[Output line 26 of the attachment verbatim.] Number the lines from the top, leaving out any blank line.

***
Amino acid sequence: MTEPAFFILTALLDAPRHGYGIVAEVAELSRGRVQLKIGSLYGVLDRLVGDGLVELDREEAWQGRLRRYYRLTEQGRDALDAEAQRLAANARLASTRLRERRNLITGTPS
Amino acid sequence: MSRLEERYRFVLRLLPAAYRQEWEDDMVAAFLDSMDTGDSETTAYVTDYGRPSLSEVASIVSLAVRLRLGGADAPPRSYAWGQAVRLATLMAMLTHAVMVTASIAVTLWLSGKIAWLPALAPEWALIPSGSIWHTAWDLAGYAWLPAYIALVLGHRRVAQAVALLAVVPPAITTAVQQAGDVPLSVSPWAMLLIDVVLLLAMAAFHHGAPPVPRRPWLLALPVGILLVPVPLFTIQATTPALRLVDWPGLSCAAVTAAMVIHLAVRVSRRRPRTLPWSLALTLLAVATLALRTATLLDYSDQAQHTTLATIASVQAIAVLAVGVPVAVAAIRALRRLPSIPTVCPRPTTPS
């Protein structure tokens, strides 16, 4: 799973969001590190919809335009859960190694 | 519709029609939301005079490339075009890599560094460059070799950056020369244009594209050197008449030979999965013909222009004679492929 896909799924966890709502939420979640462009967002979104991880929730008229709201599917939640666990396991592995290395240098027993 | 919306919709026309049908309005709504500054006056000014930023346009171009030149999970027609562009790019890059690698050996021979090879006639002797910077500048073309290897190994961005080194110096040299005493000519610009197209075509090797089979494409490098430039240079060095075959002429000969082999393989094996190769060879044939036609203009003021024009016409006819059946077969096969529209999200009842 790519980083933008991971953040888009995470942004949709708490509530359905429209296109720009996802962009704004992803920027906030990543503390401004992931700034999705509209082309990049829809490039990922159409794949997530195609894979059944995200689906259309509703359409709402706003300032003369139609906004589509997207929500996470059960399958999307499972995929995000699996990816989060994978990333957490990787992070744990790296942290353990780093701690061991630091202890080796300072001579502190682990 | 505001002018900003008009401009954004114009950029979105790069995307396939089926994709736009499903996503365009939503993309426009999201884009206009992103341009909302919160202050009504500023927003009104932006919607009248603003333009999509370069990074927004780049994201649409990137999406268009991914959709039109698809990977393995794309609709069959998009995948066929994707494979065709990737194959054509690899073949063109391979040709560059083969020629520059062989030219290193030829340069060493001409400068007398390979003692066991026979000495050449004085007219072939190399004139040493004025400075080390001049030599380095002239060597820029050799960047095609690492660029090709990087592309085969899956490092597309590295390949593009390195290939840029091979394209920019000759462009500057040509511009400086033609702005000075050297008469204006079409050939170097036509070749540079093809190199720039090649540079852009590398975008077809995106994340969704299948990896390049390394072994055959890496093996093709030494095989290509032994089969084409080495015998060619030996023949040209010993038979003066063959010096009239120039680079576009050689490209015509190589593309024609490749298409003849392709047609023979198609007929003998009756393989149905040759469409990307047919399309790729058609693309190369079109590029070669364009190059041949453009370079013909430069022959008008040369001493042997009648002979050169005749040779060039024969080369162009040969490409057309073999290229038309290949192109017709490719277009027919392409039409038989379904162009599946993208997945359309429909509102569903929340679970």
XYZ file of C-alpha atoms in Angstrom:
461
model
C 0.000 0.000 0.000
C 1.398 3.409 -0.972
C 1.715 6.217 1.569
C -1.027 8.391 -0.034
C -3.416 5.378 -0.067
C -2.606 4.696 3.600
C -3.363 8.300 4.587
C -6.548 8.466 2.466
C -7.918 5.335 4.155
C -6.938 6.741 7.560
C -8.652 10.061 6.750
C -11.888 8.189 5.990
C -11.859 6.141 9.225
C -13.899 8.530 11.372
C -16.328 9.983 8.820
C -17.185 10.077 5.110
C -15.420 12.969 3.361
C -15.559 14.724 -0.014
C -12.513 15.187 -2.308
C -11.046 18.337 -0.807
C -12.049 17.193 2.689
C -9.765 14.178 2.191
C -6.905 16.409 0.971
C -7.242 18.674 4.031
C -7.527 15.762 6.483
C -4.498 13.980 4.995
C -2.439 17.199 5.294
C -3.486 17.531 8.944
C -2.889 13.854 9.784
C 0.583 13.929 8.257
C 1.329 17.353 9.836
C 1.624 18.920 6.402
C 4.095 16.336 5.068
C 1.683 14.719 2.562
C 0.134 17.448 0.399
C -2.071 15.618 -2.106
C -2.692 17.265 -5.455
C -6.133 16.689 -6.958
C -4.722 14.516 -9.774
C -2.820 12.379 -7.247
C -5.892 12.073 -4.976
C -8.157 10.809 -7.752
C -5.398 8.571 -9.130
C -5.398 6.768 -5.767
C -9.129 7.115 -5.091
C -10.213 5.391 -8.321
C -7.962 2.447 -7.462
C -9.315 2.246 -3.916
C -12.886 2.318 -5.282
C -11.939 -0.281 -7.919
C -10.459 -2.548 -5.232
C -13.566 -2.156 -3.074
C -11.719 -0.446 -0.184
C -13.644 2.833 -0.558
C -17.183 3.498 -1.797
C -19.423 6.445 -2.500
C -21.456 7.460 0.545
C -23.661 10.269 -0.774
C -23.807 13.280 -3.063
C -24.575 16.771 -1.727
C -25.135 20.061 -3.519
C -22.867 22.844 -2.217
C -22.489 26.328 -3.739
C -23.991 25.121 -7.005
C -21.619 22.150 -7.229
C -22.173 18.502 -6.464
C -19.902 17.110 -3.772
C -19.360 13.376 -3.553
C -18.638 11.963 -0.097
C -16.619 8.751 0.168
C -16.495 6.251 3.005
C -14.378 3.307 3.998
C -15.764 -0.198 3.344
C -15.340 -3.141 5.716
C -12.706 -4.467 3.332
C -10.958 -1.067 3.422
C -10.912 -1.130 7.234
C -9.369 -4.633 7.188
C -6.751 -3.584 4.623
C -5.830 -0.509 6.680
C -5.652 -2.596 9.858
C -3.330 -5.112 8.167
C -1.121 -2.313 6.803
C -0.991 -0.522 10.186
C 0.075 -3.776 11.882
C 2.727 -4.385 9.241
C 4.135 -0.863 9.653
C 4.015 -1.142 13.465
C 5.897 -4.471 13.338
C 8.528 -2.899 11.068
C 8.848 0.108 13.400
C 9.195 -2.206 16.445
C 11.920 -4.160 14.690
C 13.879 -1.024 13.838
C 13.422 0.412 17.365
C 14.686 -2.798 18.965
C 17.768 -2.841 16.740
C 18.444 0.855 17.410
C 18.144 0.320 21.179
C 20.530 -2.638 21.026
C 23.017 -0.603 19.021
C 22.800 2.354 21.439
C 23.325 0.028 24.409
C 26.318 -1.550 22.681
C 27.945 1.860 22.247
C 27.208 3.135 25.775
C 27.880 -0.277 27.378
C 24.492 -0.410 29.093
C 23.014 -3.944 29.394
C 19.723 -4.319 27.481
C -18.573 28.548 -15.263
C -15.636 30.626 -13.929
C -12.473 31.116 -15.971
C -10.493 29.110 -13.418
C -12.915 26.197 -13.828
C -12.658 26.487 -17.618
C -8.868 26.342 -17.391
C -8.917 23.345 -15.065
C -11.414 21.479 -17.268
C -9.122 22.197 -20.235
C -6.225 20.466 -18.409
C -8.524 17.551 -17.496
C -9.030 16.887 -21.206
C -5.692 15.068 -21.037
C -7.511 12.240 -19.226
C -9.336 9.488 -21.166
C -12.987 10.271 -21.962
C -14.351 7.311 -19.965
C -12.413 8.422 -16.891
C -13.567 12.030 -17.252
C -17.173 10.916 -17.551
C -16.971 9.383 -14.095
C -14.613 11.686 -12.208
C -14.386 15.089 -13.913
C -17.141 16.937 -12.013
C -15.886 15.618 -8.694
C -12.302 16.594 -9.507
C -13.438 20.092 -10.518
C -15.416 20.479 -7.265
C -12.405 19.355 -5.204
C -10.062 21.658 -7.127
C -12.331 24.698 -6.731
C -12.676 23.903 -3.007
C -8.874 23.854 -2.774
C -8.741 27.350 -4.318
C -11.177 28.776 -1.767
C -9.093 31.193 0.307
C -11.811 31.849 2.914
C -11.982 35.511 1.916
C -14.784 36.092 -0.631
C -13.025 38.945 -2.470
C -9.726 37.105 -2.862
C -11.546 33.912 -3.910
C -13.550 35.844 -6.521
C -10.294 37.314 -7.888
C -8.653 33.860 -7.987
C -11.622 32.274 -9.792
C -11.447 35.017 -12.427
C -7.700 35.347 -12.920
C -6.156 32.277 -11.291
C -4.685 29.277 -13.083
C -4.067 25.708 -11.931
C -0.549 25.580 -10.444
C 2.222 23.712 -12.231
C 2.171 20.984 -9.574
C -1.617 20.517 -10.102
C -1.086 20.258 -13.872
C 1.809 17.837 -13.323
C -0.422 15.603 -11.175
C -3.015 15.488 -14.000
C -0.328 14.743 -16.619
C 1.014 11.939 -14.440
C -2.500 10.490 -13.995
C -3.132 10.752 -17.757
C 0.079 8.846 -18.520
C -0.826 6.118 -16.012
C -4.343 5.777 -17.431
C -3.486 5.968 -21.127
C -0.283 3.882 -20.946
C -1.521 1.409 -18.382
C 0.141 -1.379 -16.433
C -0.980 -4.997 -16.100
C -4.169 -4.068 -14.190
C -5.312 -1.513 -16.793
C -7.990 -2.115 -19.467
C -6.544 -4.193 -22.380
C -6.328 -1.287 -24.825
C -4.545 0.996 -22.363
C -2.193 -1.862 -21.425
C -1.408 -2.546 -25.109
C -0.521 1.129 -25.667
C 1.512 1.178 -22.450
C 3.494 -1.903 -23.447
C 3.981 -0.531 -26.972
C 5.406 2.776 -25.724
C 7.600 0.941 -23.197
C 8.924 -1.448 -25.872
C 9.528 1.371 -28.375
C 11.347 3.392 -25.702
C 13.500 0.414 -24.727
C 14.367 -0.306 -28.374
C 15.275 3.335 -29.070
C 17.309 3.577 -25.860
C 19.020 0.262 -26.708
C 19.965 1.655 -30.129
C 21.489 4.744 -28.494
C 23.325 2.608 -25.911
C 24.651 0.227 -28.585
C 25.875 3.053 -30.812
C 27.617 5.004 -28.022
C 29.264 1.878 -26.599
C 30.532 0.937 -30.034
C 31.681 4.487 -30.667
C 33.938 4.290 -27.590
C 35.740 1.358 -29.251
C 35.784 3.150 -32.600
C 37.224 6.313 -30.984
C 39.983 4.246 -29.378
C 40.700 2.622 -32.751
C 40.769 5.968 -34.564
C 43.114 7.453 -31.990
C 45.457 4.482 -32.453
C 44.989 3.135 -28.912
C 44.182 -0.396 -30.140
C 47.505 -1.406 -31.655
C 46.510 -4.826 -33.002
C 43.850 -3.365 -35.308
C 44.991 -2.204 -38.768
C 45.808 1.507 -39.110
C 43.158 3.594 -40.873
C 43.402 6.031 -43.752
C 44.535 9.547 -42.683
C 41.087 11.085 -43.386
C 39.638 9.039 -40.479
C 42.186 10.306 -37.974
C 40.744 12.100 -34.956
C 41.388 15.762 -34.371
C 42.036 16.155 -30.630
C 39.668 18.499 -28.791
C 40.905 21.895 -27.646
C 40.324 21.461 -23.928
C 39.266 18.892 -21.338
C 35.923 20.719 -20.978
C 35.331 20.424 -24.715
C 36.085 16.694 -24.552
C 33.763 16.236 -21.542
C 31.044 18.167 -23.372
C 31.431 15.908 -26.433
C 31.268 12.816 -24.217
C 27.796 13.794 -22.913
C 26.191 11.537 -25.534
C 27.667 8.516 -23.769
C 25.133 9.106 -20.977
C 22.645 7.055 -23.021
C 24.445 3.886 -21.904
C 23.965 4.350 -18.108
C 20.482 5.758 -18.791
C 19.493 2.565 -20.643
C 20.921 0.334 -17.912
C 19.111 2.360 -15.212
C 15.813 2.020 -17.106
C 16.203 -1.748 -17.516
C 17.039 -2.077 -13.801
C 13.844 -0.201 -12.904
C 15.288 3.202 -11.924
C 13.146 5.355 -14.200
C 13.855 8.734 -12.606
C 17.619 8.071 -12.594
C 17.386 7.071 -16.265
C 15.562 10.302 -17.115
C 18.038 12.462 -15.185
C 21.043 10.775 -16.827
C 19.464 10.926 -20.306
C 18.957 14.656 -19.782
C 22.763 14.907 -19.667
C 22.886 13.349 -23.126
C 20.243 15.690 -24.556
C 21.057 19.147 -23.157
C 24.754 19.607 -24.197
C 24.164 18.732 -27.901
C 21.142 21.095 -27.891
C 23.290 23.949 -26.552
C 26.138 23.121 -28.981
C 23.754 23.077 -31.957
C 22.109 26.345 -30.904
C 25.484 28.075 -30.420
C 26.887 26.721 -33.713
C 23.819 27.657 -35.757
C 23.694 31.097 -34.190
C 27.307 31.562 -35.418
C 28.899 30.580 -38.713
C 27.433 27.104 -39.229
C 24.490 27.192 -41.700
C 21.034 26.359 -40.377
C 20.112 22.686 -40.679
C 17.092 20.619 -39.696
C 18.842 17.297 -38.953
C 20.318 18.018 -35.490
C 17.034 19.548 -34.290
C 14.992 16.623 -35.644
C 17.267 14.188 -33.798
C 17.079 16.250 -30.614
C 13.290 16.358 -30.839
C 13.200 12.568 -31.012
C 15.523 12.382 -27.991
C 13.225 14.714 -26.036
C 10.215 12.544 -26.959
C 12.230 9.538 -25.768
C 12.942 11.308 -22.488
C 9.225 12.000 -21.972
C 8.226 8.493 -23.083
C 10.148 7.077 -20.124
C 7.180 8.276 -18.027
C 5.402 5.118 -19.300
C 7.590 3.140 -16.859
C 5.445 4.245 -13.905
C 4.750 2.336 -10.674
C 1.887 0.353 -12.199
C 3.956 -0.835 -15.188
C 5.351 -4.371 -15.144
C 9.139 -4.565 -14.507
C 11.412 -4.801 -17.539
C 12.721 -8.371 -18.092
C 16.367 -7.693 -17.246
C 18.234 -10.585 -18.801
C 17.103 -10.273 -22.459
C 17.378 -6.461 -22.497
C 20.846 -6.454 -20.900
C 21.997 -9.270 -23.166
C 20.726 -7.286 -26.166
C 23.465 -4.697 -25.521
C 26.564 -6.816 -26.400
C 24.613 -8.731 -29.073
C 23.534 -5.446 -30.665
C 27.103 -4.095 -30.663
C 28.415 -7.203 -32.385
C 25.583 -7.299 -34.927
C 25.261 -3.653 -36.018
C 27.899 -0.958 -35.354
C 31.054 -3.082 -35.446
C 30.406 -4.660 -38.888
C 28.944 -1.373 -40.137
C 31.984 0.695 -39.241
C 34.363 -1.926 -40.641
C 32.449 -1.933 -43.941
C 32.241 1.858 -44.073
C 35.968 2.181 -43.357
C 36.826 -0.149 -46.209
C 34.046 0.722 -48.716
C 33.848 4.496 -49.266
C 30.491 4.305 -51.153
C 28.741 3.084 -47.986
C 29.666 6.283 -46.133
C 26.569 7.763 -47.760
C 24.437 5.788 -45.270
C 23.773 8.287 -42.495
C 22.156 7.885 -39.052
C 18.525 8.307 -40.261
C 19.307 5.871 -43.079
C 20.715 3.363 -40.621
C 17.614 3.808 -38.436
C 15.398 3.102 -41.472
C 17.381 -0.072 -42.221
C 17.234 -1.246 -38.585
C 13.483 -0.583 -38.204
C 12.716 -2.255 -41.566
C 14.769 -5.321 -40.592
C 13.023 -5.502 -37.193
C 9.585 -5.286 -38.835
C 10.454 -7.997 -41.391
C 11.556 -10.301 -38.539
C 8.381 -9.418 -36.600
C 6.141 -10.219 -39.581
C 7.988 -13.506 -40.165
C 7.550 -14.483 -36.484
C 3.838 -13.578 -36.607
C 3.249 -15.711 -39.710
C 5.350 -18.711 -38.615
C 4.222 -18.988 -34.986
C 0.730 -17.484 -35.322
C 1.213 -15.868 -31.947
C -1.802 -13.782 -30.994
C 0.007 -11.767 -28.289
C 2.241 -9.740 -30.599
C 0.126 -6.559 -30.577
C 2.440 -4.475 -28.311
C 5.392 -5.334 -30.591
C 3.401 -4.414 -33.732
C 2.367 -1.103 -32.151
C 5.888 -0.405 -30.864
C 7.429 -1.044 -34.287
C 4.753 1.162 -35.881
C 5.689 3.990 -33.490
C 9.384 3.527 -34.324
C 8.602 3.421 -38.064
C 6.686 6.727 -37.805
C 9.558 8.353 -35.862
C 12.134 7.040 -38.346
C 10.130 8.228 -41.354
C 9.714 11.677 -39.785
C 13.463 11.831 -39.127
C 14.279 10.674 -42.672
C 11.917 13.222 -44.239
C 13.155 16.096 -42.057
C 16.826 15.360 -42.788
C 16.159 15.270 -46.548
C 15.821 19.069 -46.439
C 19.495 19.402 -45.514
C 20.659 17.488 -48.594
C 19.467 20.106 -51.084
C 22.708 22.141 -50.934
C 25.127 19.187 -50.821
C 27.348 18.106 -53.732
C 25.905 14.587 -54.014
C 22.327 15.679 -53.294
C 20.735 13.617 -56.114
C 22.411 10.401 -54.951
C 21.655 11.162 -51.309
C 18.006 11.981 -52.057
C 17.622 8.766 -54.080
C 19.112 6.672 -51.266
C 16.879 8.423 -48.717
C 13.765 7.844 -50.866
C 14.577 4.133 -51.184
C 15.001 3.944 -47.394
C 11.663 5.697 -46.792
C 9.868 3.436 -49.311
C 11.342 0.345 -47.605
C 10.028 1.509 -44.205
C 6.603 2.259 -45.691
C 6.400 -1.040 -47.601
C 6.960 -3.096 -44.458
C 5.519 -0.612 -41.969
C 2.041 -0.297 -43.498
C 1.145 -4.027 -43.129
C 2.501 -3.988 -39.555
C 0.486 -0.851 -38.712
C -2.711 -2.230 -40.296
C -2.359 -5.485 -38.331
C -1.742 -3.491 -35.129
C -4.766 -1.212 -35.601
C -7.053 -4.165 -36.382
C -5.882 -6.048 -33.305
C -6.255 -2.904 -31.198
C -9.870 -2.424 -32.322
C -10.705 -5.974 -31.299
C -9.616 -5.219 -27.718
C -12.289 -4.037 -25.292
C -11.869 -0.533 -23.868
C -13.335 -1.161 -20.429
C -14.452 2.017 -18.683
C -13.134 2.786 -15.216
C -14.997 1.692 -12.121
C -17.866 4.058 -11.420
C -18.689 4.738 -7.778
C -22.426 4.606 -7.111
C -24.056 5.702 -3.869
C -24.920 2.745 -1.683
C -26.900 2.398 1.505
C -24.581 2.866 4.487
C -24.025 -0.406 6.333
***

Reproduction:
C -11.046 18.337 -0.807